(ii) Perpetual debt instruments issued by a non-deposit taking NBFCs in each year to the extent it does not exceed 15 percent of the aggregate Tier 1 capital of such company as on March 31 of the previous accounting year.
“Tier 2 capital” for NBFCs (except NBFCs-BL) is the sum of
(i) Preference shares other than those which are compulsorily convertible into equity;
(ii) Revaluation reserves at discounted rate of 55 percent;
(iii) General provisions (including that for Standard Assets) and loss reserves to the extent these are not attributable to actual diminution in value or identifiable potential loss in any specific asset and are available to meet unexpected losses, to the extent of one and one-fourth percent of risk-weighted assets;
(iv) Hybrid debt capital instruments;
(v) Subordinated debt; and
(vi) Perpetual debt instruments issued by a non-deposit-taking NBFC which is in excess of what qualifies for Tier 1 capital; to the extent the aggregate does not exceed Tier 1 capital.
|Action to be taken
|NBFCs, other than NBFCs-BL, declaring dividends shall report details of dividends declared during the financial year as per the format prescribed in Annex IX. The report shall be furnished within a fortnight after declaration of dividend to the Regional Office of the Department of Supervision of the Reserve Bank.
|81 – Capital Requirement
|81.1- NBFCs shall maintain a minimum capital ratio consisting of Tier 1 and Tier 2 capital which shall not be less than 15 percent of its aggregate risk-weighted assets on the balance sheet and of risk-adjusted value of off-balance sheet items.
81.2- Tier 1 capital in respect of NBFC (except NBFC-MFI and NBFC primarily engaged in lending against gold jewellery26), at any point of time, shall not be less than 10 percent.
|82 – Capital raising option for capital adequacy purposes
|Taking into consideration, the need for enhanced funds for increasing business and meeting regulatory requirements, NBFCs (except NBFCs-D) are permitted to augment their capital funds by issuing Perpetual Debt Instruments (PDI) in accordance with the guidelines contained in Annex XX of Master Direction on SBR. Such PDI shall be eligible for inclusion as Tier 1 capital to the extent of 15 percent of total Tier 1 capital as on March 31 of the previous accounting year.
|83- Internal Capital Adequacy Assessment Process (ICAAP)
|NBFCs are required to make a thorough internal assessment of the need for capital, commensurate with the risks in their business. This internal assessment shall be on similar lines as ICAAP prescribed for commercial banks under Pillar 2 (Master Circular – Basel IIICapital Regulations, dated May 12, 2023, as amended from time to time).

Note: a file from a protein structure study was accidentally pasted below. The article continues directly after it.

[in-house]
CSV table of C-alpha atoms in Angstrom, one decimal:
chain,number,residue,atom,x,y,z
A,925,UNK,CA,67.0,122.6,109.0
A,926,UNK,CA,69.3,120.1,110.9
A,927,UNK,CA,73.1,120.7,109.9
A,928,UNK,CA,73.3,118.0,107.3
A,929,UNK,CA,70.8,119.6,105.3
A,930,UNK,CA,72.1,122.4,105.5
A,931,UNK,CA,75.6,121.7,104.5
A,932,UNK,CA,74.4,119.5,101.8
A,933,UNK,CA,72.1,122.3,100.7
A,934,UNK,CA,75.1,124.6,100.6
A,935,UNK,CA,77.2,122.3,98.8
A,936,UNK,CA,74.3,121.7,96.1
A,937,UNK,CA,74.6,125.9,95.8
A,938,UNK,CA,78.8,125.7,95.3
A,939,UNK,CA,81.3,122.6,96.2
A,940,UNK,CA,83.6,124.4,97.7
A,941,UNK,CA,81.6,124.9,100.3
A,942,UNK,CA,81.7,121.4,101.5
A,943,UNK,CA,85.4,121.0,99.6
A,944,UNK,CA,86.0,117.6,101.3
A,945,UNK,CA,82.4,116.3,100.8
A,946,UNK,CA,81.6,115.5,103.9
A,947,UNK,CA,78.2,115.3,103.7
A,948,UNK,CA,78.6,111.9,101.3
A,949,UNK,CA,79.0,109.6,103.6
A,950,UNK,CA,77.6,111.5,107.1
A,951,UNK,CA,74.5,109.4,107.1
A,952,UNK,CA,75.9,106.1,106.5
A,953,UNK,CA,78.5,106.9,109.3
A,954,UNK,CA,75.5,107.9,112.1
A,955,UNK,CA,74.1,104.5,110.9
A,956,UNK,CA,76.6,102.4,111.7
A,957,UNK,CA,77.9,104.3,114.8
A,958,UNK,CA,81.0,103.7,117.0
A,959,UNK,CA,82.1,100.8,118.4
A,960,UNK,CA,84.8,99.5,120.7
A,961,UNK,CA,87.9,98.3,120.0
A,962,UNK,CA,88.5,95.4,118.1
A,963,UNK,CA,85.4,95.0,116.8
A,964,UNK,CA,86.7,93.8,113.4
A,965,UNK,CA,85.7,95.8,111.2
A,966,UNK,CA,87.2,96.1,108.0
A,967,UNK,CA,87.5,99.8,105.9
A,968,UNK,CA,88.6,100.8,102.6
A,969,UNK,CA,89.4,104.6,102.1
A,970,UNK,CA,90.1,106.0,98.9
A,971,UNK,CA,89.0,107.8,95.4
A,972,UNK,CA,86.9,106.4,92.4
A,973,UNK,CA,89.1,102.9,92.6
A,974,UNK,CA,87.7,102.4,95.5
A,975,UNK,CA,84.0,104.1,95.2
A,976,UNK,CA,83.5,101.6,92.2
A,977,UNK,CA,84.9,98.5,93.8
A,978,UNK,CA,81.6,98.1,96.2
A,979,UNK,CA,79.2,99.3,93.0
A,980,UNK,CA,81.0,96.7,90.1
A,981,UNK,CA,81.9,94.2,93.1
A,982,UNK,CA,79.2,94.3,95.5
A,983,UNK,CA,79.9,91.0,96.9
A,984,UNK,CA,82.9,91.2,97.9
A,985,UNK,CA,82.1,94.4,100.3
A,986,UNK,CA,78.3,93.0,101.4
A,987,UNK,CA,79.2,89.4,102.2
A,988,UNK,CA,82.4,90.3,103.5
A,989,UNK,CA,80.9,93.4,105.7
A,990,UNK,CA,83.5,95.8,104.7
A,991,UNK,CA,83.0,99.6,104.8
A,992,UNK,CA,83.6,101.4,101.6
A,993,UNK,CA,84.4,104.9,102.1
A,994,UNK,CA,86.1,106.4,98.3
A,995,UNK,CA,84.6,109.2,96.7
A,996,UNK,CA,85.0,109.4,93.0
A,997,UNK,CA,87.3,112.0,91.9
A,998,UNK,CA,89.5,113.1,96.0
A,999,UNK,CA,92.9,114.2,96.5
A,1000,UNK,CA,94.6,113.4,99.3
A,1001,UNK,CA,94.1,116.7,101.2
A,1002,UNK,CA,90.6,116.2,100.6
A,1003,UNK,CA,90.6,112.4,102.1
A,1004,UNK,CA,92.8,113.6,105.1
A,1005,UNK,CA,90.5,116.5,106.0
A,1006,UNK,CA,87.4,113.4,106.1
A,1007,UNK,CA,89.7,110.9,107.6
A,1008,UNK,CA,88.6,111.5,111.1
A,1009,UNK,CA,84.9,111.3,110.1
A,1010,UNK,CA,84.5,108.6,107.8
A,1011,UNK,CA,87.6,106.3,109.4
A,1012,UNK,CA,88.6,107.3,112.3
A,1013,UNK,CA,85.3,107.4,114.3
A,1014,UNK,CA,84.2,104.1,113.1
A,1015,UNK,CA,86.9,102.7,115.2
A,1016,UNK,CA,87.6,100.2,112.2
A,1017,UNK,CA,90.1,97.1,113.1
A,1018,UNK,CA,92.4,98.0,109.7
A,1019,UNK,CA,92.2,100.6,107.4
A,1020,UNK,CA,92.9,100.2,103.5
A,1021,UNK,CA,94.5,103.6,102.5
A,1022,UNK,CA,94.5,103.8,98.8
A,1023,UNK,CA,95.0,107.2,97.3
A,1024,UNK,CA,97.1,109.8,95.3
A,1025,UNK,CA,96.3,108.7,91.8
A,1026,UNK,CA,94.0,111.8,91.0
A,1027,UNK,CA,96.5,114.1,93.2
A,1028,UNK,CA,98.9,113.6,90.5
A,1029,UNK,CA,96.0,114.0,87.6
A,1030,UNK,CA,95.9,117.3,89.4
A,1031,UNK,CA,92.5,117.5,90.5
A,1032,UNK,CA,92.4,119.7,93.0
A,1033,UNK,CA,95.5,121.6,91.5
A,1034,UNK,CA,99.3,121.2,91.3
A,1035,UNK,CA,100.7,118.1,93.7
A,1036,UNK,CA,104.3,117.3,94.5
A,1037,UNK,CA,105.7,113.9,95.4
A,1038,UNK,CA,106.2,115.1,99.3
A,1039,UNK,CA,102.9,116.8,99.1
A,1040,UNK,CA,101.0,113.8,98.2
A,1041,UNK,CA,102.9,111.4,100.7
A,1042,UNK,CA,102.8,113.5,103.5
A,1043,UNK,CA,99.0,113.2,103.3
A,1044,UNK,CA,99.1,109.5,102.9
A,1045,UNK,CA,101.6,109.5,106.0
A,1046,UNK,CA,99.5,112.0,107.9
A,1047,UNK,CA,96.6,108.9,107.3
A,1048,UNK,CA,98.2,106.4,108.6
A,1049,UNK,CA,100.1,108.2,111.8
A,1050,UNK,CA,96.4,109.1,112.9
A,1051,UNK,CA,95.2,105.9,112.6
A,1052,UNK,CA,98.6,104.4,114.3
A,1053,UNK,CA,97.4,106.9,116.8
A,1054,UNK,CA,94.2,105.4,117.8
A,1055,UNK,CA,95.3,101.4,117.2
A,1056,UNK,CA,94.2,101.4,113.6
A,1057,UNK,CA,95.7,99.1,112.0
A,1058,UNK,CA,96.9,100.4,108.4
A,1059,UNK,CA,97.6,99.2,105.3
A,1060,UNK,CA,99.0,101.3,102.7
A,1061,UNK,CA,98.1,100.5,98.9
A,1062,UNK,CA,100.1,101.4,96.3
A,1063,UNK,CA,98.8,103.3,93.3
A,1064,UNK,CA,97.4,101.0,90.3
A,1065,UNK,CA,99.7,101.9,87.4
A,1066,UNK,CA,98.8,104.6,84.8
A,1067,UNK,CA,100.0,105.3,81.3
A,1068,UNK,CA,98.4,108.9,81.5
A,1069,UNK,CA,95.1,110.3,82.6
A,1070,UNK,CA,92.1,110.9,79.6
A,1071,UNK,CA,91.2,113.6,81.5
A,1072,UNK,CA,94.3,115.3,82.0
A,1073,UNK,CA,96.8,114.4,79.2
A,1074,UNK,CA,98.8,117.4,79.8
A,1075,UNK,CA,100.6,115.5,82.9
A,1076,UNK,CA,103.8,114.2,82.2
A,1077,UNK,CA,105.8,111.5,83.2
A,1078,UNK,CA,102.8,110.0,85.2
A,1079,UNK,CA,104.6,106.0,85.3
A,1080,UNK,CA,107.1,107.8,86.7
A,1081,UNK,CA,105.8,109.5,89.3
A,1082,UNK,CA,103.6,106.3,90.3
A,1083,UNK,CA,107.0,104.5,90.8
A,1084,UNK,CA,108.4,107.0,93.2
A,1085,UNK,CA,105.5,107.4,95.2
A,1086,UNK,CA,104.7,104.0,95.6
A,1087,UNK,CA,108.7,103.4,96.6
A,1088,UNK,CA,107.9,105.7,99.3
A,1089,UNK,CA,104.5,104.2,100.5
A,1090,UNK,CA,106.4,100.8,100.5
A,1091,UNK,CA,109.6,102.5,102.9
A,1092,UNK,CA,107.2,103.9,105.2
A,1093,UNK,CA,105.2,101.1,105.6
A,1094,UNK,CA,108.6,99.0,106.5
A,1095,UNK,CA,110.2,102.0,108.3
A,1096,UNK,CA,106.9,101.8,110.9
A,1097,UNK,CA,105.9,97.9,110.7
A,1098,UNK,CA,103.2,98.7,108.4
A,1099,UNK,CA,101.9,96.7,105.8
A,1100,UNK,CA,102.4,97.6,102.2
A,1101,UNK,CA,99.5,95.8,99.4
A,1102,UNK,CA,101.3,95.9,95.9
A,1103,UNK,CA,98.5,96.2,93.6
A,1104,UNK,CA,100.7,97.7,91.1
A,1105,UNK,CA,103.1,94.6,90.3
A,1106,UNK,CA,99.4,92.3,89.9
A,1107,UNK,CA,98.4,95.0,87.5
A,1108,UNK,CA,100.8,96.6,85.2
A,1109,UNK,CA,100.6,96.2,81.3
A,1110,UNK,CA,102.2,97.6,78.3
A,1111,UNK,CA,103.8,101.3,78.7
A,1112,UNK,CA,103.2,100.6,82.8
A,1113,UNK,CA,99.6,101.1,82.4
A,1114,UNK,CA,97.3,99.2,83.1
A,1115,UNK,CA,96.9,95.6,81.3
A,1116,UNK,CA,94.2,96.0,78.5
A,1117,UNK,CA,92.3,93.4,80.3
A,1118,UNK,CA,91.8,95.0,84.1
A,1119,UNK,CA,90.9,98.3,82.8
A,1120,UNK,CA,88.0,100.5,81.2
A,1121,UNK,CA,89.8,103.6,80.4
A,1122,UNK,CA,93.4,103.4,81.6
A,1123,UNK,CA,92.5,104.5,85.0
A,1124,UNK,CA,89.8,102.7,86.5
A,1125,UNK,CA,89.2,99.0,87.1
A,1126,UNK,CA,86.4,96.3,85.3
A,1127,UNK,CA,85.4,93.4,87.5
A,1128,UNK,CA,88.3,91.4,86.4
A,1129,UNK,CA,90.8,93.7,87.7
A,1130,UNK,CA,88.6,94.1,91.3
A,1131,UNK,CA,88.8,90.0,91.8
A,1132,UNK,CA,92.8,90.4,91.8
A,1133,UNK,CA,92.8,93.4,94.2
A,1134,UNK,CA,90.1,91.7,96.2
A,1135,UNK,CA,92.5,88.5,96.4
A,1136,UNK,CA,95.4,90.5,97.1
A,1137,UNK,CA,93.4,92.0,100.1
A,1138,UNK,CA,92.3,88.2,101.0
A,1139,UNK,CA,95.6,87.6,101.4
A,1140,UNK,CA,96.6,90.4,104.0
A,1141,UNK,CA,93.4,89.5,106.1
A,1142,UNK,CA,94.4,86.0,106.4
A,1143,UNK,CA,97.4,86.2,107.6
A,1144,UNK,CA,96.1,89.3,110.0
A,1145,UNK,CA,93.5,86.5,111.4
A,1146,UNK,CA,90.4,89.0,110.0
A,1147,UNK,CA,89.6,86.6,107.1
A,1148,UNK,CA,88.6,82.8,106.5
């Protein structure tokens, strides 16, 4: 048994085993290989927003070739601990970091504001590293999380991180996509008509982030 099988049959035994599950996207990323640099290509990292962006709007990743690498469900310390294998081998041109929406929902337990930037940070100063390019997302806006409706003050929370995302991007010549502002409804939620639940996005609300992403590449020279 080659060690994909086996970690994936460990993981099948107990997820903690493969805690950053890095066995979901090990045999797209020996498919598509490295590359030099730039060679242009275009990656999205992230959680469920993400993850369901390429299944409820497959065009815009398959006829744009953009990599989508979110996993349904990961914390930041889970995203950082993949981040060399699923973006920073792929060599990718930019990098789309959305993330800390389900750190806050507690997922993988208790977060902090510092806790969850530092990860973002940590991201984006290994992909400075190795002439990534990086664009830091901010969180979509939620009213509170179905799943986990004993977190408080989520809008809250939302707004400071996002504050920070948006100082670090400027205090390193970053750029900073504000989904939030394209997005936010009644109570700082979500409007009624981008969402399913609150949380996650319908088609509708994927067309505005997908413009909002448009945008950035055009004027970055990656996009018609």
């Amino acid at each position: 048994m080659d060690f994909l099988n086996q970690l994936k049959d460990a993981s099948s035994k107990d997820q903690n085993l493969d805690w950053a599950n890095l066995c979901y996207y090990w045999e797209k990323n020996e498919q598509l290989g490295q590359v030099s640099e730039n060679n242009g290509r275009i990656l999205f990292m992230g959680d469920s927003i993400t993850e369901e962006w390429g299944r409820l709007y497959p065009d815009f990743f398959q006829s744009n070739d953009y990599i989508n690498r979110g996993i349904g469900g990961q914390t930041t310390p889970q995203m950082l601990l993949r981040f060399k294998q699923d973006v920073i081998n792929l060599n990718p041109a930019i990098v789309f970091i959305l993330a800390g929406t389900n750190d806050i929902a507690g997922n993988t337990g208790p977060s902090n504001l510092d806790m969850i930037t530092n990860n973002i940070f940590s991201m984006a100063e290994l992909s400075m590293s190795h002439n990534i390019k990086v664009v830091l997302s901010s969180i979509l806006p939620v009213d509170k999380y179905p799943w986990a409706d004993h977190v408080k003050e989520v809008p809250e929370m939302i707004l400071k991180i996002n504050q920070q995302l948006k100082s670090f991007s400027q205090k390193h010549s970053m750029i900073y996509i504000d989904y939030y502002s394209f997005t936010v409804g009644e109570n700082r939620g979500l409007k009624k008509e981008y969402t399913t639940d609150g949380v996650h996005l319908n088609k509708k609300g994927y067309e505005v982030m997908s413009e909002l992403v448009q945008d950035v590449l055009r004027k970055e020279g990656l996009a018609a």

|NBFCs are required to make an internal assessment process to assess the need for capital requirements.
|87- Asset Classification
|Under the SBR Master Directions, the NPA classification norm applicable to all NBFCs-BL (including formerly non-systemically important NBFCs) stands changed to the overdue period of more than 90 days. While the SBR Master Directions have come into effect from the date of their publication, the RBI has prescribed a glide path to NBFCs-BL in relation to this requirement
|Middle Layer NBFCs are also required to make provisions even for their standard assets at 0.40% of the outstanding standard loans. This provisioning is not permitted to be counted for arriving at net NPAs in relation to such middle-layer NBFCs.
|90- Disclosure in Financial Statement – Notes to Accounts
|90.1- NBFCs shall put up to the Board of Directors, at regular intervals, as may be prescribed by the Board in this regard, The progress made in putting in place a progressive risk management system and risk management policy and strategy followed by the NBFC and Conformity with corporate governance standards viz., in the composition of various committees, their role and functions, periodicity of the meetings and compliance with coverage and review functions, etc.
|In the Board Meeting in which Financials are approved, the Board shall also review the risk management system and risk management policy and strategy followed by the NBFC and Corporate Governance Standards.
|94.1- Audit Committee
|NBFCs shall constitute an Audit Committee, consisting of not less than three members of its Board of Directors.
|NBFC shall constitute the Audit Committee and its composition, meetings, powers, etc. shall be in line with Section 177 of the Companies Act 2013.
|94.1.2- Information System Audit
|The Audit Committee must ensure that an Information System Audit of the internal systems and processes is conducted at least once in two years to assess operational risks faced by the NBFCs.
|The Audit Committee of NBFC shall conduct an Information System Audit at least once in two years.
|94.2- Nomination and Remuneration Committee